What are you doing now?
My work is mainly that of the research and development of environmental policy, laws, and standards in Ethiopian Environmental Protection Authority. In this role I immensely contribute to research, policy and law development, climate change and environmental multilateral agreements negotiations, strategy formulation, planning, training provision and advising government and other stakeholders. relationship building and problem solving. One of my main objectives is to transform national environmental law development and enforcement process with other experts in collaboration.
I served as the Directorate General in the Environment, Forest and Climate Change Commission of Ethiopia. I had also served as UNFCCC Technology Executive Committee member dealing with climate change policy development wing representing the African Negotiators. Now I am serving as the United Nations Environment Programme (UNEP) Montevideo Environmental Law Programme National Focal Point, Nile Basin Regional Wetlands Policy Experts Working Group Member, National Lead Climate Change Negotiator in the UNFCCC, and engage in diverse at national and multilateral environmental law research and development initiatives and coordinate numerous policy dialogues.
In teaching and research, I am affiliated to the African Water Excellence Centre, Wachemo University School of Law, Hawassa University School of Law, Debra Berhan University School of Law, the Addis Ababa University Law and Governance Collage and Mekelle University School of Law. Since September 2021, I am board member for Asossa University and GIZ Sustainable industrial Cluster Advisor for GIZ/EPA in environmental law development and enforcement
What attracted you to your course, and to Kent?
I have earned this MSC from University of Kent in Conservation and International Wildlife Trade. Then Based on a comparative evaluation of Ethiopian and British policies and laws, I did my PhD research in the policy and law response needed to halt water and environmental security challenges in Ethiopia and beyond. I was mainly attracted by the academic model that was interdisciplinary nature which comprises science, policy and law which are equally crucial to address contemporary environmental challenges. It was also quite welcoming green and cultural diverse place, and it directed a solid groundwork to what I followed in future life.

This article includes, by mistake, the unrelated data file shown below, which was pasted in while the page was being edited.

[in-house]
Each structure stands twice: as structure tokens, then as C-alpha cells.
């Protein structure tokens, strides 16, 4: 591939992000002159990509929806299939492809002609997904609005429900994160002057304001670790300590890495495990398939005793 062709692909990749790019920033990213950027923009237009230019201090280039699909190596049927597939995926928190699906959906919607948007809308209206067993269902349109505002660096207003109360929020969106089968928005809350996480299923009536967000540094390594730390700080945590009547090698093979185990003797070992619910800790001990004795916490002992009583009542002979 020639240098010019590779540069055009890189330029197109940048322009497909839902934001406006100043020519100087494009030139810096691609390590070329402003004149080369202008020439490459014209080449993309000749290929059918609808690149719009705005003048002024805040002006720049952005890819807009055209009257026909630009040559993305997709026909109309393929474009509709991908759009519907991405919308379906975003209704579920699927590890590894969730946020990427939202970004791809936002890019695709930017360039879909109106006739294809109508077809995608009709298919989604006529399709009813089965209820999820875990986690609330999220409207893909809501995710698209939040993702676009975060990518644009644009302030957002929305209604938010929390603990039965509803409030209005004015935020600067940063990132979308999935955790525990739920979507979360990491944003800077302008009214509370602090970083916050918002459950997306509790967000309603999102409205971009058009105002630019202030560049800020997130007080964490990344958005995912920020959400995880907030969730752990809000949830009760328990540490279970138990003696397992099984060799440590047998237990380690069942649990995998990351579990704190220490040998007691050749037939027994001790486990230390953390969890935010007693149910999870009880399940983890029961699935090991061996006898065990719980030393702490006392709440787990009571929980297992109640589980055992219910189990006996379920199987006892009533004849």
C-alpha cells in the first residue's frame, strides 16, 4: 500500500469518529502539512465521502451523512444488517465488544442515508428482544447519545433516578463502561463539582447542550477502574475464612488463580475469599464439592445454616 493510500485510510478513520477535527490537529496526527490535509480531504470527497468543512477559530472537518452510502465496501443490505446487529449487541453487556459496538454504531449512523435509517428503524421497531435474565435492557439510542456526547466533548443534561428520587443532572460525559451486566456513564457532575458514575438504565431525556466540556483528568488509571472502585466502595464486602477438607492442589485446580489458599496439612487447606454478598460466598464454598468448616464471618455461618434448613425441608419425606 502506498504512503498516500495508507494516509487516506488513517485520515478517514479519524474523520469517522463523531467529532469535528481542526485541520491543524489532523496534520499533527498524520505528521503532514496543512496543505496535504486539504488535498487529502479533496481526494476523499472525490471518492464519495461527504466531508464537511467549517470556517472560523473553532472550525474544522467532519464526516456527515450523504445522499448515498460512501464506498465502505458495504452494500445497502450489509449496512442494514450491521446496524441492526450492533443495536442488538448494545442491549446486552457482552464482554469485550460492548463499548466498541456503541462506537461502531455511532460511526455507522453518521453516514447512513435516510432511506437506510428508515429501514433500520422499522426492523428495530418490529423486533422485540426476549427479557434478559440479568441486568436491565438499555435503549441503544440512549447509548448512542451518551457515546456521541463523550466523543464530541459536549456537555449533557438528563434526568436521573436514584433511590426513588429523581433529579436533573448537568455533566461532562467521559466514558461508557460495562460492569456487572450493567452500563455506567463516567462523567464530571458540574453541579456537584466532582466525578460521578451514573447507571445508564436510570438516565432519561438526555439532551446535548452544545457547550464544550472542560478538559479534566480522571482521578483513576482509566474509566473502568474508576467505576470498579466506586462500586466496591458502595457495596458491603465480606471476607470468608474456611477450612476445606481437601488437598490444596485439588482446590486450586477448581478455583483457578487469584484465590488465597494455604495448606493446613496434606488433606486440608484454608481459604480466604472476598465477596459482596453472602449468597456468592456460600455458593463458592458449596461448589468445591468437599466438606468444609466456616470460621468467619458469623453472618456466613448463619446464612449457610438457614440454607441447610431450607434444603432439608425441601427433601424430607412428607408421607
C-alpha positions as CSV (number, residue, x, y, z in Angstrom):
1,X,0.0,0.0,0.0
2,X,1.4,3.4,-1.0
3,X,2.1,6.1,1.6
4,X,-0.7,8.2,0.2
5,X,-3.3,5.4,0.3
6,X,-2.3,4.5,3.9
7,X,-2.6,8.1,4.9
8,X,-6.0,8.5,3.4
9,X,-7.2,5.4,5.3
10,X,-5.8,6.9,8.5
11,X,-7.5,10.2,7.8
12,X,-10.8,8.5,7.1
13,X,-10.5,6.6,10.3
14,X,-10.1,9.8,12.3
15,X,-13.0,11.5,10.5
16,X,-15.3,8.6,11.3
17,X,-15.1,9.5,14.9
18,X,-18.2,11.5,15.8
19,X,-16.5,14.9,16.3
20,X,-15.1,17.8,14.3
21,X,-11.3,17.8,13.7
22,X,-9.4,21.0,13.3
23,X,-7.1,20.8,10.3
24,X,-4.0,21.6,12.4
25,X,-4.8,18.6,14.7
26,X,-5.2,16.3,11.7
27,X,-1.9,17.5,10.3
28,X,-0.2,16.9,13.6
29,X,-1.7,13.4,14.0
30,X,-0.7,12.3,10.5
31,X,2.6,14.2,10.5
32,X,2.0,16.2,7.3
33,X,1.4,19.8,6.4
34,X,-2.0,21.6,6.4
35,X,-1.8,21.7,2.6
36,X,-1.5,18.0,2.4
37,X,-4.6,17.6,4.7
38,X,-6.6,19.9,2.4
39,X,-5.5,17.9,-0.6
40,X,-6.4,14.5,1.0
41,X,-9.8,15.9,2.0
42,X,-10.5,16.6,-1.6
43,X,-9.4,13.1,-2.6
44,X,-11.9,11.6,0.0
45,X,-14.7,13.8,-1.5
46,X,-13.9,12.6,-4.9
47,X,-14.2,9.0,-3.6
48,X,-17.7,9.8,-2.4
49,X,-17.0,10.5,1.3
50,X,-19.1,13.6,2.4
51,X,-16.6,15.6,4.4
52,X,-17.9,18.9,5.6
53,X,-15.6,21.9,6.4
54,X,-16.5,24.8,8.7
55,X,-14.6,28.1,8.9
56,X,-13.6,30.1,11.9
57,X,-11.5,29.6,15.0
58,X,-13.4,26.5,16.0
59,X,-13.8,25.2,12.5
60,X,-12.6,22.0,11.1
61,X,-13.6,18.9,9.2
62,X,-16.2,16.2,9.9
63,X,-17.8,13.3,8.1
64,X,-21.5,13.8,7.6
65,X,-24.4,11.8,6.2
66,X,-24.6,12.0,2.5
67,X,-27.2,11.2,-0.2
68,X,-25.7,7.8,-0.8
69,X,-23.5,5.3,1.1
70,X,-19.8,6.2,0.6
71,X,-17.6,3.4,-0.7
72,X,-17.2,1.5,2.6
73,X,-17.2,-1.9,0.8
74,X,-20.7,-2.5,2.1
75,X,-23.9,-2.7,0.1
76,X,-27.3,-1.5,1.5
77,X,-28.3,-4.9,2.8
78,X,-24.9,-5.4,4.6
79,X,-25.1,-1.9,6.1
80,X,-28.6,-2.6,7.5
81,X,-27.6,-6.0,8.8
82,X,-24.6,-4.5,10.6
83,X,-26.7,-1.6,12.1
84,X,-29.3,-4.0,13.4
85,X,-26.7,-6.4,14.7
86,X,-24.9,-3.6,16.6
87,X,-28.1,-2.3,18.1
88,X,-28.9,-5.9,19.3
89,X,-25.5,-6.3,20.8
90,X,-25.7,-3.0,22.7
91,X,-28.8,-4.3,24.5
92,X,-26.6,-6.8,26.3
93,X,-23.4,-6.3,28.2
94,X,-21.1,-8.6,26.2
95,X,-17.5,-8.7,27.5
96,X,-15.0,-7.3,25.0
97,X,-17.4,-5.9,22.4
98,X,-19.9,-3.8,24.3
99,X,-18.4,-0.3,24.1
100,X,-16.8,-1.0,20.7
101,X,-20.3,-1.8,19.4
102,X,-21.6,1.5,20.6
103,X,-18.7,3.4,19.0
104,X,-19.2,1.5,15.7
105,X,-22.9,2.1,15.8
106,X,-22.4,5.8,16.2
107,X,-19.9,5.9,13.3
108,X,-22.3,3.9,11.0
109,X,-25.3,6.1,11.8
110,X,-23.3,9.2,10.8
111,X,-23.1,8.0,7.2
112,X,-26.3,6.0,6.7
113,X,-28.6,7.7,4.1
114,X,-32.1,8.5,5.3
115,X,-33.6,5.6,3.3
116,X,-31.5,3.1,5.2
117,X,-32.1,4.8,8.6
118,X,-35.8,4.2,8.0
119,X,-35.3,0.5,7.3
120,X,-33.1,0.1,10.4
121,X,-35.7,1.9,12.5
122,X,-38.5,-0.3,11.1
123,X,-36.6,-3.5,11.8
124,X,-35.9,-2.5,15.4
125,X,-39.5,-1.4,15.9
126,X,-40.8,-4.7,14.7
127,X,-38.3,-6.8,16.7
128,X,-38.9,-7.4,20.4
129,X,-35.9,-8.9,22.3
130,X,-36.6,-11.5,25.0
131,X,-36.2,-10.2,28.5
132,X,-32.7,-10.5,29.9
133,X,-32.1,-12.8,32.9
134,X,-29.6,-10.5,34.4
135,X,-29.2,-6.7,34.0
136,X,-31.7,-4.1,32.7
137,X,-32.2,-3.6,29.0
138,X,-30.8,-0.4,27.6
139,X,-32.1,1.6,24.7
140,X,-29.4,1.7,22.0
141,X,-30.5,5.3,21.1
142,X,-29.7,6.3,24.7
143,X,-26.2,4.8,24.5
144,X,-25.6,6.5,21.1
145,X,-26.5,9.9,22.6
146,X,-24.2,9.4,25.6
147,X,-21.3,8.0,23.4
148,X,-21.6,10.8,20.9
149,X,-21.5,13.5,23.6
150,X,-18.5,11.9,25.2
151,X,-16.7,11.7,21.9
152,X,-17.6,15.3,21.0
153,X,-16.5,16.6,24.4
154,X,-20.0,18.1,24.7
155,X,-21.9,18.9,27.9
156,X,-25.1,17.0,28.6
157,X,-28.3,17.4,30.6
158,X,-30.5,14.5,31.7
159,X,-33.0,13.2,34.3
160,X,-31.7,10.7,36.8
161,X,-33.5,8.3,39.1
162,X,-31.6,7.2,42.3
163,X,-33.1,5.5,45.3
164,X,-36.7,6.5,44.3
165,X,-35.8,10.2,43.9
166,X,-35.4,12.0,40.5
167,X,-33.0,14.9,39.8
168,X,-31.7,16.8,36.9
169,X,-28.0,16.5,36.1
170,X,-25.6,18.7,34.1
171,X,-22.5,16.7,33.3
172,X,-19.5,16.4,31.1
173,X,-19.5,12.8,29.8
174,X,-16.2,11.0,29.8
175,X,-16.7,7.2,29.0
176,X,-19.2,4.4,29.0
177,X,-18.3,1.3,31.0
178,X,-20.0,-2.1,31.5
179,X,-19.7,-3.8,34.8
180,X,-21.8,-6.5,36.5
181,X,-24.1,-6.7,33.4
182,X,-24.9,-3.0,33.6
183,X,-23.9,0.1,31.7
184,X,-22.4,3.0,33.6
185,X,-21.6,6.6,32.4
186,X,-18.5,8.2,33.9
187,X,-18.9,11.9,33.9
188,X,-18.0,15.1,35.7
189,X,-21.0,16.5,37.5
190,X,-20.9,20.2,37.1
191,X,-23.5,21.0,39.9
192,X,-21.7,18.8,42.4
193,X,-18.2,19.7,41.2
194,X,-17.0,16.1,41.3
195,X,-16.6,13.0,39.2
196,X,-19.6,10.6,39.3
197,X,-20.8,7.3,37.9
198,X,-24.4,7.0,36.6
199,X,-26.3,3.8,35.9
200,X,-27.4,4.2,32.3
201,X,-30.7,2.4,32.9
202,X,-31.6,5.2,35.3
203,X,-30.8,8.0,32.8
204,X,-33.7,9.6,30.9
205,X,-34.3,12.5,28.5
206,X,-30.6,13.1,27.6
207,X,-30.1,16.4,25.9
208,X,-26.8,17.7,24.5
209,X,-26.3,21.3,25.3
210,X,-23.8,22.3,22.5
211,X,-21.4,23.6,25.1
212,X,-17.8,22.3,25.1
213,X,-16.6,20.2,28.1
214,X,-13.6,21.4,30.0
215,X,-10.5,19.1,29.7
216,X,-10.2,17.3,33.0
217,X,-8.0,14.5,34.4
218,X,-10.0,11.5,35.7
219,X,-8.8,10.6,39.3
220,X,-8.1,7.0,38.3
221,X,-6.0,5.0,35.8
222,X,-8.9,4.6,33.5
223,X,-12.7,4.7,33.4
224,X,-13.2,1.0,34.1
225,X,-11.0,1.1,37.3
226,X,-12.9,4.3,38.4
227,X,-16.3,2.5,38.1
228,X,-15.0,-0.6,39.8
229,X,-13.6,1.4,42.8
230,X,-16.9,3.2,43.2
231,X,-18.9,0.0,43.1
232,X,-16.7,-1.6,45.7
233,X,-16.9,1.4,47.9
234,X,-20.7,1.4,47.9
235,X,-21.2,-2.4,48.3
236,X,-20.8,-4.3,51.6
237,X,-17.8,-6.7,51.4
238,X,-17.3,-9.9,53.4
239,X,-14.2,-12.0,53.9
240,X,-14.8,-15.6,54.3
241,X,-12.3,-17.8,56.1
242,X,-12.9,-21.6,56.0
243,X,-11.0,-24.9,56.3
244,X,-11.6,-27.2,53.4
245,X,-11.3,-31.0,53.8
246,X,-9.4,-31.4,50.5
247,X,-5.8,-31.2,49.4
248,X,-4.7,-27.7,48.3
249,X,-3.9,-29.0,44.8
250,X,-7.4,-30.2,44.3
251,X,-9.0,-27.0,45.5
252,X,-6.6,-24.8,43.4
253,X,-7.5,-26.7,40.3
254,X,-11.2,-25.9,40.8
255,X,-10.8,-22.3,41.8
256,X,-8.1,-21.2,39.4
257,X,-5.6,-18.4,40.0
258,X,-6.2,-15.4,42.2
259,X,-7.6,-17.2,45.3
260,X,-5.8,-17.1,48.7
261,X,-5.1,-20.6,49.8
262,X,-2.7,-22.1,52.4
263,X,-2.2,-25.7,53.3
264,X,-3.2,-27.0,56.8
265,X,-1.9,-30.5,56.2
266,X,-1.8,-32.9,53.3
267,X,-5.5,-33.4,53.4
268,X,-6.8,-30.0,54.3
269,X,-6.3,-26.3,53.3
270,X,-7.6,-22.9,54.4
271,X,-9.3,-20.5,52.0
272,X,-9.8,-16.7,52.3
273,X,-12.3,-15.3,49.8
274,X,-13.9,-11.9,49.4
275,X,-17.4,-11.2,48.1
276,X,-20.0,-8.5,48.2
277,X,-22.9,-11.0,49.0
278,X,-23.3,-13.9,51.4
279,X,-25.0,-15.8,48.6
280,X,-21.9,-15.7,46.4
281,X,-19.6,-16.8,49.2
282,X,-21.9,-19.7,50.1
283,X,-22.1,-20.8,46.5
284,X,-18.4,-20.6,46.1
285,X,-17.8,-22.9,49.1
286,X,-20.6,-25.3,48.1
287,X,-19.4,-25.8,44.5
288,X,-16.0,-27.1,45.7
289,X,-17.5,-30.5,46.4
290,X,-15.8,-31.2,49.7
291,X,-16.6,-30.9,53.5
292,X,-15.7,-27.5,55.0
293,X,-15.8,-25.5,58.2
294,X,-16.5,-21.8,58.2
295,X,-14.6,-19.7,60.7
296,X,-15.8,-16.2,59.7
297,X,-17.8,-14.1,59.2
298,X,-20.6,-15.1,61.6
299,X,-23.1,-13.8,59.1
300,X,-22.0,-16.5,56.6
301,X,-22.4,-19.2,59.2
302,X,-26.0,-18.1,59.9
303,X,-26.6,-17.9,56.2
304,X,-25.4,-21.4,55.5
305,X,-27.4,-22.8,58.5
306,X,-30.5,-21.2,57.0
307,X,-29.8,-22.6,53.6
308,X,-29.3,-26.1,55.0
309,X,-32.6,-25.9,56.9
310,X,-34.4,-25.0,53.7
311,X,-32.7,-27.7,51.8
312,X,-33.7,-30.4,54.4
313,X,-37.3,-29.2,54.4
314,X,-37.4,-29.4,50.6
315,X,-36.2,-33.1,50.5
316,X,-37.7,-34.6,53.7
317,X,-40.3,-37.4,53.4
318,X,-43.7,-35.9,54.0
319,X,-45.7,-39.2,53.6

Which aspects of your degree did you enjoy the most, and why?
I was attracted both by the rich research and teaching culture we had for the completion of my degrees (MSC and PhD.) Having diverse skill training I have taken were helped to open my horizons in negotiations and dialogue as I had never practised before. I also loved the real-world features of work which opened a wide avenue of knowledges in environmental science, policy, and law. I enjoyed most interdisciplinary nature of my both degrees
Which skills/knowledge did you learn on your course that you use most now in your career?
I can surely say critical, interdisciplinary, and systemic thinking. The skills I most use now include research and study, environmental policy formulation and dialogue, multilateral environmental and climate change law development and negotiations, advisory, environmental law development, and enforcement and other related. In my present career the skills I acquired helped a lot to come up well articulated opinions or decisions.
Are you still in touch with any of your fellow students?
Through the Kent alumni page and social media, I confirm that I’m still in touch. I have also personal connections with some fellow Ethiopians who took the course during my study period.
Could you describe a typical day in your current role?
Within June 2022, I was called by the Permanent Court Arbitration as expert witness in which Ethiopian Government is accused in relation to environmental impact assessment decision. In the event part of my PhD thesis being produced by the claimant as evidence that was indeed amazing!
What is your favourite memory of Kent?
The University of Kent is a unique place for teaching and a learning environment I have ever experienced. The Templeman library and digital resources enable everyone to conduct his or her research. In addition, the greenness and local peoples support are never forgettable.
What advice would you give to somebody thinking of coming to Kent?
I would strongly advise any potential students to consider the University of Kent as one of unique Higher institution for research and study.
How would you describe your time at Kent in three words?
Build students’ horizons.